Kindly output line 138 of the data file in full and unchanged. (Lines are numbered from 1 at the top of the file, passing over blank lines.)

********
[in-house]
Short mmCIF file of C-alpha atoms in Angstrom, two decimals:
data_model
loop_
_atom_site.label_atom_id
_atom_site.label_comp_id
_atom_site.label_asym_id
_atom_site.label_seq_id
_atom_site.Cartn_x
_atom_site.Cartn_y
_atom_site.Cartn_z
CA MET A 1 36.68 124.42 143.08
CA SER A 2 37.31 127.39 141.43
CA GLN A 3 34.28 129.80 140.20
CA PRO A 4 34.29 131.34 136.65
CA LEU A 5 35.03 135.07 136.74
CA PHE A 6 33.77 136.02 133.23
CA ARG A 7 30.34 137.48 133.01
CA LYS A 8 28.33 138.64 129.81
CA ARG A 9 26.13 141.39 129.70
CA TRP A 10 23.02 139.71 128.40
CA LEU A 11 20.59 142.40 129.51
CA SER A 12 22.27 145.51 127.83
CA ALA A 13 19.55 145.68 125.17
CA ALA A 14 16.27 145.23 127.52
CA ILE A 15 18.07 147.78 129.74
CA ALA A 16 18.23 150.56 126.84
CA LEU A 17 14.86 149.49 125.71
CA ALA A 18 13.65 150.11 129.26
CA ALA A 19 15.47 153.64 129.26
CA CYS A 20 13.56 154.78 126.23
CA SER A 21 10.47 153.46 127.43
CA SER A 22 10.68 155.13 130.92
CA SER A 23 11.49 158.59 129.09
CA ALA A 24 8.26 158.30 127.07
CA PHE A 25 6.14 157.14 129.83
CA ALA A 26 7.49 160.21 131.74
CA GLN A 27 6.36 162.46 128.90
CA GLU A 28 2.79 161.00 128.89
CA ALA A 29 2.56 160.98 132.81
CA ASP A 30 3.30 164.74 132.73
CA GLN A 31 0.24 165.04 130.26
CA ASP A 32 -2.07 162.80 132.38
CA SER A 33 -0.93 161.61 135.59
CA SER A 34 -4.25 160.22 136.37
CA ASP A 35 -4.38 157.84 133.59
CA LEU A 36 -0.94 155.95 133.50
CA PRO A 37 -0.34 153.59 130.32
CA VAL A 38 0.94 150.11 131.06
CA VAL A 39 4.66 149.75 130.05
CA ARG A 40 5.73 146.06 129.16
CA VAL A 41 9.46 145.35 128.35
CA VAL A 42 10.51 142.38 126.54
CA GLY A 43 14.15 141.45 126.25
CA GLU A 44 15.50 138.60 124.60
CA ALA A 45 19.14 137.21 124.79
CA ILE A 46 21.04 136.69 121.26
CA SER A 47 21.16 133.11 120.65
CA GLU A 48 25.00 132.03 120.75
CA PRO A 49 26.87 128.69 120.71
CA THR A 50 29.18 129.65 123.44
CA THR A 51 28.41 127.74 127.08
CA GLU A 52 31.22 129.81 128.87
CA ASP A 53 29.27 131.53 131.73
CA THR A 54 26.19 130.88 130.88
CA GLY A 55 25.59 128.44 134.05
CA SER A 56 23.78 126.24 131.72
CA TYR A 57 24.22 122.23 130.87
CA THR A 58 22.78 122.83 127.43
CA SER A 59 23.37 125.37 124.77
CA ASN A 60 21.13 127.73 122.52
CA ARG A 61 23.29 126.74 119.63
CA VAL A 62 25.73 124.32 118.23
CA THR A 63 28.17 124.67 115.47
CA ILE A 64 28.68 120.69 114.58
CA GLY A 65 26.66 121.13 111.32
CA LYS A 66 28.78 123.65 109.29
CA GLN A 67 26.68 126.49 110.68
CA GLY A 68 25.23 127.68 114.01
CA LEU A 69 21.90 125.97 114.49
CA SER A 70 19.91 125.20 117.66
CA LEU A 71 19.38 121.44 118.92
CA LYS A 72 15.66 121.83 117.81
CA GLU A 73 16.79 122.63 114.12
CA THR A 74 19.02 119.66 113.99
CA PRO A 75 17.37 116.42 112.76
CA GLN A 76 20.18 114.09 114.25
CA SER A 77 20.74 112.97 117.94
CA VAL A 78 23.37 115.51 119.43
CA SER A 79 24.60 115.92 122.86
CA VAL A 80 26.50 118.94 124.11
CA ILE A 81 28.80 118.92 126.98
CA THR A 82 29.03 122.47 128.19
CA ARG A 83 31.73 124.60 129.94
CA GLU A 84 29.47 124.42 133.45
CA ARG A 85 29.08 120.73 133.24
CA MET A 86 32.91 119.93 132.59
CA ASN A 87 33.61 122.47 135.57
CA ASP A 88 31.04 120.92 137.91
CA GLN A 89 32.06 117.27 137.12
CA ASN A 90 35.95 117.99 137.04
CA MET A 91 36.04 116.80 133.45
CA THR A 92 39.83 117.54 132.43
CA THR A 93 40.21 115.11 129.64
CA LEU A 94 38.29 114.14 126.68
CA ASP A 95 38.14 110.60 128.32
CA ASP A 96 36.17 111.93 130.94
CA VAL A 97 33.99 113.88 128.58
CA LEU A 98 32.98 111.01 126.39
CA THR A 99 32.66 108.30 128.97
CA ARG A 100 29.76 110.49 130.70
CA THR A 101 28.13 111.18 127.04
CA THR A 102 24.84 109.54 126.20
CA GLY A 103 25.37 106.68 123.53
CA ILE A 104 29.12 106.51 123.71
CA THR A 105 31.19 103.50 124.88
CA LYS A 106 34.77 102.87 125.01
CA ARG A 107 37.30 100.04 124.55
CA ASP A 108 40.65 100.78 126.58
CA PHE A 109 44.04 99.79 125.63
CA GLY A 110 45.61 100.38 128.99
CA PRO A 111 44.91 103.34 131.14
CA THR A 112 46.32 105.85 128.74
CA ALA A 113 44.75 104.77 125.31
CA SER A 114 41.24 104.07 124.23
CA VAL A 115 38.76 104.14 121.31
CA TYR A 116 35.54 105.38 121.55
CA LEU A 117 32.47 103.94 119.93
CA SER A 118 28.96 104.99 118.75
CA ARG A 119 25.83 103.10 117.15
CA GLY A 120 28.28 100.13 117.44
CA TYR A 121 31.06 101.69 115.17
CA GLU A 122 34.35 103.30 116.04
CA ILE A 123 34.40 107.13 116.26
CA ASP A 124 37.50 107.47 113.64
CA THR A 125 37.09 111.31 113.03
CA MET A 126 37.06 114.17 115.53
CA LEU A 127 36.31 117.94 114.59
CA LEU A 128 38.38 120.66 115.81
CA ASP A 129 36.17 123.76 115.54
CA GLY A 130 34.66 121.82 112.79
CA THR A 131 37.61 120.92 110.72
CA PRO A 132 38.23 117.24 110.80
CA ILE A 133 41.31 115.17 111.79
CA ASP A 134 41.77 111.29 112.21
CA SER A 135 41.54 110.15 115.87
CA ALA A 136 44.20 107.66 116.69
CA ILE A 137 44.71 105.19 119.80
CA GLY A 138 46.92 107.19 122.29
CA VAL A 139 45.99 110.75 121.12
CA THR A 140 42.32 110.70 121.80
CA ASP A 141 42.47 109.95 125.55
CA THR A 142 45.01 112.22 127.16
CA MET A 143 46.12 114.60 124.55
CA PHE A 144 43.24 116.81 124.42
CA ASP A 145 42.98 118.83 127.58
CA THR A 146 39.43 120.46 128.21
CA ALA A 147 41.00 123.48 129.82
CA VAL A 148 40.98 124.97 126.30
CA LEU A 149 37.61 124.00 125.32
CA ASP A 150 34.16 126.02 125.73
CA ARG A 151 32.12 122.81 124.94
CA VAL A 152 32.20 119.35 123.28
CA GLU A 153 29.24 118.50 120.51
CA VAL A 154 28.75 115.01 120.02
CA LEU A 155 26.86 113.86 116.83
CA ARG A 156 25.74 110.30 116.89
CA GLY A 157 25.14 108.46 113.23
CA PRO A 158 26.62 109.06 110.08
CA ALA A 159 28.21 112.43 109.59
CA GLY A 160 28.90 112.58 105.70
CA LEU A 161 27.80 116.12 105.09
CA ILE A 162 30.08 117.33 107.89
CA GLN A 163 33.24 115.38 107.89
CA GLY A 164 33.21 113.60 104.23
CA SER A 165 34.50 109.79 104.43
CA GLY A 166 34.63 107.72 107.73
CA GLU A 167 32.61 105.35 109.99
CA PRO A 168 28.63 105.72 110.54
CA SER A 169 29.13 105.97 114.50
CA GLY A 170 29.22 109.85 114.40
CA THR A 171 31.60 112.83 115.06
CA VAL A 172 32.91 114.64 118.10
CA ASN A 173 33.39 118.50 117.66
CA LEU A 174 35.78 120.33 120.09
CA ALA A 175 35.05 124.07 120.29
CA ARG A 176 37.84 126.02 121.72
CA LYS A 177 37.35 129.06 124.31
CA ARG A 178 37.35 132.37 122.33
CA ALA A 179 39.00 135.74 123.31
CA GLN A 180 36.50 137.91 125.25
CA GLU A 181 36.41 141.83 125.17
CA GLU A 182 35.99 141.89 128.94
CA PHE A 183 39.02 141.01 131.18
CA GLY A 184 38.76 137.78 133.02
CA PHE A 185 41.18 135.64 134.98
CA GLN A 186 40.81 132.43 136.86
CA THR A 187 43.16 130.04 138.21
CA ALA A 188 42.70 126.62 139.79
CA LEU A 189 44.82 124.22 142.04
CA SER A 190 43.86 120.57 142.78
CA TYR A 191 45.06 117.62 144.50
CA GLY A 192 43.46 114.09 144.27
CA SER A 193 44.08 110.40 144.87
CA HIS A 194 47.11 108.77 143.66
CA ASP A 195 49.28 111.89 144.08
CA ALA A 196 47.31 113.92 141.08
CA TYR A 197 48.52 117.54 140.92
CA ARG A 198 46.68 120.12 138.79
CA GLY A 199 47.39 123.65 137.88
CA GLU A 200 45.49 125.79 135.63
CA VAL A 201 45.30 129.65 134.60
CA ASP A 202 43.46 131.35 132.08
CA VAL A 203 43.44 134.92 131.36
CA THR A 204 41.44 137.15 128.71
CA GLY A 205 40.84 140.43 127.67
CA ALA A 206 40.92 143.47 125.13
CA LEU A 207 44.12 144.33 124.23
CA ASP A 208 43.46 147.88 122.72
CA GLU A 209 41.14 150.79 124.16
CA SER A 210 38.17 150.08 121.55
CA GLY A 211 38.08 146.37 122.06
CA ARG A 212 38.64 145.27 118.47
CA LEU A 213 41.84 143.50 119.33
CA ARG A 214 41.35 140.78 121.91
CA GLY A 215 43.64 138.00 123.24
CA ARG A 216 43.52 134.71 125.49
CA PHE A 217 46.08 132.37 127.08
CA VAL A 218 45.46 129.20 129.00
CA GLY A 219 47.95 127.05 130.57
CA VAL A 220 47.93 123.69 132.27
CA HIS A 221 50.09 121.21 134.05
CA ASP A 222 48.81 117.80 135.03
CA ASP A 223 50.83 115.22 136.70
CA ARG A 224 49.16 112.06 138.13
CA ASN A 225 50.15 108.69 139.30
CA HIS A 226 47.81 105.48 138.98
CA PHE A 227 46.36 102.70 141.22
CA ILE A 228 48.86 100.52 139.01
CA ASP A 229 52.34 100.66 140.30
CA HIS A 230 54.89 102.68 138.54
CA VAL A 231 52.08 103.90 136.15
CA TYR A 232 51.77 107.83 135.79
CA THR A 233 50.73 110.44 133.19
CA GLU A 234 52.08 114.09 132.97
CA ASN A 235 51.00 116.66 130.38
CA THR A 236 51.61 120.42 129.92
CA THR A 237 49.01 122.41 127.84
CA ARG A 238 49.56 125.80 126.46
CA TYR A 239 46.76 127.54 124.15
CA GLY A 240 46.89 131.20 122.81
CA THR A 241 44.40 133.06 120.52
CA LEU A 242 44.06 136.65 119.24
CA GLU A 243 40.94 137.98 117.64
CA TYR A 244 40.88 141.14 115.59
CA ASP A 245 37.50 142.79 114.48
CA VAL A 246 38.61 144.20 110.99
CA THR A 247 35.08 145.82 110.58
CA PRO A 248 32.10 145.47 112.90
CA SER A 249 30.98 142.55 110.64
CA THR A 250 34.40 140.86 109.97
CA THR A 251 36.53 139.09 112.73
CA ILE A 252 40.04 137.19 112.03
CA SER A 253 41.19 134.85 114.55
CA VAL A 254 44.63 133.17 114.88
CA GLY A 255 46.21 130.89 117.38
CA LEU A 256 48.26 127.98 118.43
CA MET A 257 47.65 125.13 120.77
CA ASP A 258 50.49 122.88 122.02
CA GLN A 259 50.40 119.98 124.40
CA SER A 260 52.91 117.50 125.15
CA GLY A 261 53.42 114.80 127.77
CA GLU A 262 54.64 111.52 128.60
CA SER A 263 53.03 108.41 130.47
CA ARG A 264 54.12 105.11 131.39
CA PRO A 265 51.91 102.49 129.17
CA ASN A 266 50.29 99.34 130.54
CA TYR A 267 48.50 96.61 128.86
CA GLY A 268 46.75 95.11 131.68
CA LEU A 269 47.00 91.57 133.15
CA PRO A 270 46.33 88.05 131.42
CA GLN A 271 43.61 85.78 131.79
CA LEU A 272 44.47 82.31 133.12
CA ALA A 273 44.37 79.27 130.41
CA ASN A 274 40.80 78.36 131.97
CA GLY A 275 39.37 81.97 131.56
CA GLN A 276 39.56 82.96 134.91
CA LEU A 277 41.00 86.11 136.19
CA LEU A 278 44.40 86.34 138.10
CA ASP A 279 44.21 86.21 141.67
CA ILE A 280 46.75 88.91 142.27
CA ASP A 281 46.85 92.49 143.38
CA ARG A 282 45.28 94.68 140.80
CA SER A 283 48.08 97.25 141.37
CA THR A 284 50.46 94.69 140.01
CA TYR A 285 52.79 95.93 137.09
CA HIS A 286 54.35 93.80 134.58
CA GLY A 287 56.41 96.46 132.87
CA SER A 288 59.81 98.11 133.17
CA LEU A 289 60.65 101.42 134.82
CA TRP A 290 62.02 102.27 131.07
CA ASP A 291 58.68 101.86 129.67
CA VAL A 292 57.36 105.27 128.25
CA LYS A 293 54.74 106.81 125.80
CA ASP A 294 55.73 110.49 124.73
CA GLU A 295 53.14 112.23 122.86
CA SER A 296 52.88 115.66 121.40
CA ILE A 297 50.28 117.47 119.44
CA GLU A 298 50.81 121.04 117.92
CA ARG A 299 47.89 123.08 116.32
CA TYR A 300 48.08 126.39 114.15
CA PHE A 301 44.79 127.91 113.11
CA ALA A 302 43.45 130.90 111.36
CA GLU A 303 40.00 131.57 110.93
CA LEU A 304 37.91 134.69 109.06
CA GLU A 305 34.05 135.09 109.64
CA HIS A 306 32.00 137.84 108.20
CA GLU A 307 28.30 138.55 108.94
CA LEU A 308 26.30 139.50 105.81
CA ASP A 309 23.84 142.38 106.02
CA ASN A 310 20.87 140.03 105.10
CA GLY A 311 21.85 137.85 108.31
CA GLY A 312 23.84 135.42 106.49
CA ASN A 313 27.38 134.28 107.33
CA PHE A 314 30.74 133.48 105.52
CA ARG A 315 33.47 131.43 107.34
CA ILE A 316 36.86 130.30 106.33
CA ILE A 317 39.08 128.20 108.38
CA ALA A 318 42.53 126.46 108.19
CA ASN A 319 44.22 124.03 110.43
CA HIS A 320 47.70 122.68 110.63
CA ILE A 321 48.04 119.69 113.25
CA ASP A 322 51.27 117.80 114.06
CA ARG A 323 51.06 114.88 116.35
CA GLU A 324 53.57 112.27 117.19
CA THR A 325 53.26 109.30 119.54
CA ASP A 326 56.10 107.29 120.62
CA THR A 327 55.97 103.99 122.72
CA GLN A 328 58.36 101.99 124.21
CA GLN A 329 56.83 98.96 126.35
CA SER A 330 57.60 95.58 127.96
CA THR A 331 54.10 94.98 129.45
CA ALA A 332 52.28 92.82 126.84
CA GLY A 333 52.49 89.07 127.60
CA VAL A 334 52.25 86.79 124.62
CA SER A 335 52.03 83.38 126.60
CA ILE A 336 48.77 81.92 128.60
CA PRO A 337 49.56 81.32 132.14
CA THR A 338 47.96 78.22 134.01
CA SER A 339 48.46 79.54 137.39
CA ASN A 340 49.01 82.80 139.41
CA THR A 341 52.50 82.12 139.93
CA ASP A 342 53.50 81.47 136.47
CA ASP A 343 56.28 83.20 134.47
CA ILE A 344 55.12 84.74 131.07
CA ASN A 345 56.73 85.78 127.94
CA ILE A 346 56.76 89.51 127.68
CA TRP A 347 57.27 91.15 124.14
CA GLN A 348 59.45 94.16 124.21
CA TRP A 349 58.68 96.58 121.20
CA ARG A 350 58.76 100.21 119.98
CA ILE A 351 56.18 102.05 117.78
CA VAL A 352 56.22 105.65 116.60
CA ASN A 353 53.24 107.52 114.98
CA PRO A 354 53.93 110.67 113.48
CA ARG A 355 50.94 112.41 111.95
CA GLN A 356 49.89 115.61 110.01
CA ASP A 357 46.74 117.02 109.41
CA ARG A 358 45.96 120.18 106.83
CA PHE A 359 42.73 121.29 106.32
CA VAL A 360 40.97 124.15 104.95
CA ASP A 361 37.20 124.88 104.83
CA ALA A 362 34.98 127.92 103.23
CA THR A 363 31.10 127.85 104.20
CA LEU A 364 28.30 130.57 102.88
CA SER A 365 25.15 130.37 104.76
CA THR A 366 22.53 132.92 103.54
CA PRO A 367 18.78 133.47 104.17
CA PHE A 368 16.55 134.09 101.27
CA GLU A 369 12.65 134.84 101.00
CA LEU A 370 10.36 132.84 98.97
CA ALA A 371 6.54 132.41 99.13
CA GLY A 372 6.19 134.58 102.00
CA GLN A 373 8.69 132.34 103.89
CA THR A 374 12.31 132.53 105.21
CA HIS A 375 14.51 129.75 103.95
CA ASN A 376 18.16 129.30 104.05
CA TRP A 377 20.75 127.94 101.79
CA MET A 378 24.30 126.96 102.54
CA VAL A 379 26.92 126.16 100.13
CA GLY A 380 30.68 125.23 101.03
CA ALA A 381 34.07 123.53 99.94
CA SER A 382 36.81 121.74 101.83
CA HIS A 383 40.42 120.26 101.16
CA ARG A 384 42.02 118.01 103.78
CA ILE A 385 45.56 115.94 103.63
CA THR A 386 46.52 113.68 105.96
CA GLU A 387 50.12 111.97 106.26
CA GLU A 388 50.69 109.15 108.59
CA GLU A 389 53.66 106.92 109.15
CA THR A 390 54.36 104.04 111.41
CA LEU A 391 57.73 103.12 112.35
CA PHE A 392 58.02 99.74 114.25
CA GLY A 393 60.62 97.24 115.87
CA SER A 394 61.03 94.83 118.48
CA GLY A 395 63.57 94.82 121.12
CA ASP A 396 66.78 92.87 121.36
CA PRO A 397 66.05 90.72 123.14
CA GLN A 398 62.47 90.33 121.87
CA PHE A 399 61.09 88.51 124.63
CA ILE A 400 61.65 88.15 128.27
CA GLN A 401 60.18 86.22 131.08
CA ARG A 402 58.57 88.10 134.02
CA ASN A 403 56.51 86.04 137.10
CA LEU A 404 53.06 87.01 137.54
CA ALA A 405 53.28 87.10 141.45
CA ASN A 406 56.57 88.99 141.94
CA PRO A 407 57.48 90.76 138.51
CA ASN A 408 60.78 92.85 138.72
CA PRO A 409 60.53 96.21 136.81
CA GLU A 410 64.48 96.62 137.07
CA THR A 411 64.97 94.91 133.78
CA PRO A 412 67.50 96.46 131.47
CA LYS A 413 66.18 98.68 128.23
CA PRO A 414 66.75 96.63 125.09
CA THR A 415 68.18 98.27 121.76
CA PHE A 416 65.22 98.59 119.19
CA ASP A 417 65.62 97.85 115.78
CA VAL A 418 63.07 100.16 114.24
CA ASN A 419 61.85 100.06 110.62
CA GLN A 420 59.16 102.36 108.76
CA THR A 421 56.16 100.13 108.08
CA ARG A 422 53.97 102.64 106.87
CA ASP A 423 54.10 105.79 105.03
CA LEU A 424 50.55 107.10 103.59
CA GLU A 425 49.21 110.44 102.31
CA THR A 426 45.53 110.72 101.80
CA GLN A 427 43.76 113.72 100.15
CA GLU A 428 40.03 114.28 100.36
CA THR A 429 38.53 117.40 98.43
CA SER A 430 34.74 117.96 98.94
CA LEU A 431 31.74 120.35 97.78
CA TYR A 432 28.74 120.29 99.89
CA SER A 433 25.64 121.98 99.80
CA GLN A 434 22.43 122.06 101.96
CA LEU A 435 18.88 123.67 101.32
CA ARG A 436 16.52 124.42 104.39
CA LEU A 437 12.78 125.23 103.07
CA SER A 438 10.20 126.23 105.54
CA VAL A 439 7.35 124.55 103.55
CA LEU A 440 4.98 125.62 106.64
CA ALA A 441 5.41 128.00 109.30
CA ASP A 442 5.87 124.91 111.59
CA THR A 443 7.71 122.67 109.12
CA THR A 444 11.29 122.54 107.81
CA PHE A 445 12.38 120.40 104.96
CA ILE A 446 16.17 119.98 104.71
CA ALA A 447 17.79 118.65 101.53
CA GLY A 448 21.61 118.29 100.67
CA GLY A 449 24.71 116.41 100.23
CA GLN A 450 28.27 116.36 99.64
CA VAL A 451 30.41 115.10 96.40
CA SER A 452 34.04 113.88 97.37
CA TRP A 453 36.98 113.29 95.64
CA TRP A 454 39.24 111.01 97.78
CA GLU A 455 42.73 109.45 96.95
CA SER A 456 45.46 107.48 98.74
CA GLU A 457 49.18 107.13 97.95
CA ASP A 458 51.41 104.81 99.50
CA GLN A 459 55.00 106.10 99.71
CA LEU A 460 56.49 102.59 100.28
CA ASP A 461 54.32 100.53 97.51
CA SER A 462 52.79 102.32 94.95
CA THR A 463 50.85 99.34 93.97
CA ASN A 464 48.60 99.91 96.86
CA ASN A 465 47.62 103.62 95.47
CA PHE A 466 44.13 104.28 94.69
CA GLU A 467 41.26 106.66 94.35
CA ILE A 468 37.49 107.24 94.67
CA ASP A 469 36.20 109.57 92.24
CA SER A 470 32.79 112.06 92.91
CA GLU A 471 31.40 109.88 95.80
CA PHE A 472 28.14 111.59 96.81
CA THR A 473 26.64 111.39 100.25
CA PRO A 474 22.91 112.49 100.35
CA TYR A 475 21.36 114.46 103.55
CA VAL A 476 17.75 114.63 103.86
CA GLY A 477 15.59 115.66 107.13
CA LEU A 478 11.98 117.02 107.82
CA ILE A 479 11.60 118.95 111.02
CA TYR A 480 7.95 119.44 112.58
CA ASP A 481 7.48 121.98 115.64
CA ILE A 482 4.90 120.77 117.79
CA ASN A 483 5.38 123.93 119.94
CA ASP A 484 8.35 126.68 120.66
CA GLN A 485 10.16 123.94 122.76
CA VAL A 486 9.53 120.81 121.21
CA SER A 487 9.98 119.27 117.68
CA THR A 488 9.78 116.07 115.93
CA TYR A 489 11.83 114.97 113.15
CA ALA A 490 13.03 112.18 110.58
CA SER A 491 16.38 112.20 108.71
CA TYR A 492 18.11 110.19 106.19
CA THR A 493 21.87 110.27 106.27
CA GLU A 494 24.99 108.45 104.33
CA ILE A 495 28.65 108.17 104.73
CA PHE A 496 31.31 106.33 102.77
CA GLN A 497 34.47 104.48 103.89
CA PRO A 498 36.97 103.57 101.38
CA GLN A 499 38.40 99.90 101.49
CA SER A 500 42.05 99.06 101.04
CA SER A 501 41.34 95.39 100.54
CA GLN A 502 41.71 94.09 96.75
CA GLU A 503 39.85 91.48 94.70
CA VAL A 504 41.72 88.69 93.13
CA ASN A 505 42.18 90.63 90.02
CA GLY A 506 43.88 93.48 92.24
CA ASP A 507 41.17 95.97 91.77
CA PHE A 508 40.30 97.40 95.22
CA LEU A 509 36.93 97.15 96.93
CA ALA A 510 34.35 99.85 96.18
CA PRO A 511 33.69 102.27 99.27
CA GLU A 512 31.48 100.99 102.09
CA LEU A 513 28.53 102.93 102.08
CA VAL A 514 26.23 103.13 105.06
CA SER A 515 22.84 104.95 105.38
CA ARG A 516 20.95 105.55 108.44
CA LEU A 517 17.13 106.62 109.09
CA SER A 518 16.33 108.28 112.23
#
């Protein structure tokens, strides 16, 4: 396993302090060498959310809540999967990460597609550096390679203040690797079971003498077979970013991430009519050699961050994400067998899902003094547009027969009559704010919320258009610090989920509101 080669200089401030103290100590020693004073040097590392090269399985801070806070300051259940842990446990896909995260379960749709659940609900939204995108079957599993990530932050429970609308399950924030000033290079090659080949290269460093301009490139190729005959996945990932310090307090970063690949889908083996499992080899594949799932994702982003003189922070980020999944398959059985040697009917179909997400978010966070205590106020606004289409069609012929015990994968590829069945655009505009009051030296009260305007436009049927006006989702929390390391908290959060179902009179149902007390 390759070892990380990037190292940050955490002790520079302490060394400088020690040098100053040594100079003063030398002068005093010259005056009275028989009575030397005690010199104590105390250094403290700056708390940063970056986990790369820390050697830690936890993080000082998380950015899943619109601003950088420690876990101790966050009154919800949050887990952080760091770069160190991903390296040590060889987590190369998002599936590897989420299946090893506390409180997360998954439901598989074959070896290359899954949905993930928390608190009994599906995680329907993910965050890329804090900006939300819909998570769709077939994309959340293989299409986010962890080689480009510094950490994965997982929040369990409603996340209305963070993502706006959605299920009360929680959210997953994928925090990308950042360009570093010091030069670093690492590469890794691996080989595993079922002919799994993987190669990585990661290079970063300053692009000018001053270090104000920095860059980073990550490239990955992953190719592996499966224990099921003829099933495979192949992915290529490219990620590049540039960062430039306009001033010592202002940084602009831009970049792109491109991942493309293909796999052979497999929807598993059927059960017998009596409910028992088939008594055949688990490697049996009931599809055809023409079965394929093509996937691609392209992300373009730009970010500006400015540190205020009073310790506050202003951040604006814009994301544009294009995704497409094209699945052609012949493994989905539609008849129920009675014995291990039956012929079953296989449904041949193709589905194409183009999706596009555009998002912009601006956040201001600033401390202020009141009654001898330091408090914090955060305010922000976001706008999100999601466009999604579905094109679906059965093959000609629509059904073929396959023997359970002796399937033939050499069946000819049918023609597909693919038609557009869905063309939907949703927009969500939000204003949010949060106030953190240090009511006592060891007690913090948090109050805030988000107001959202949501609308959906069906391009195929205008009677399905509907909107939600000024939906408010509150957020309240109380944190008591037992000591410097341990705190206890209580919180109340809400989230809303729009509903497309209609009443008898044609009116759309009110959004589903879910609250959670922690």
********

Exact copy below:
CA LEU A 127 36.31 117.94 114.59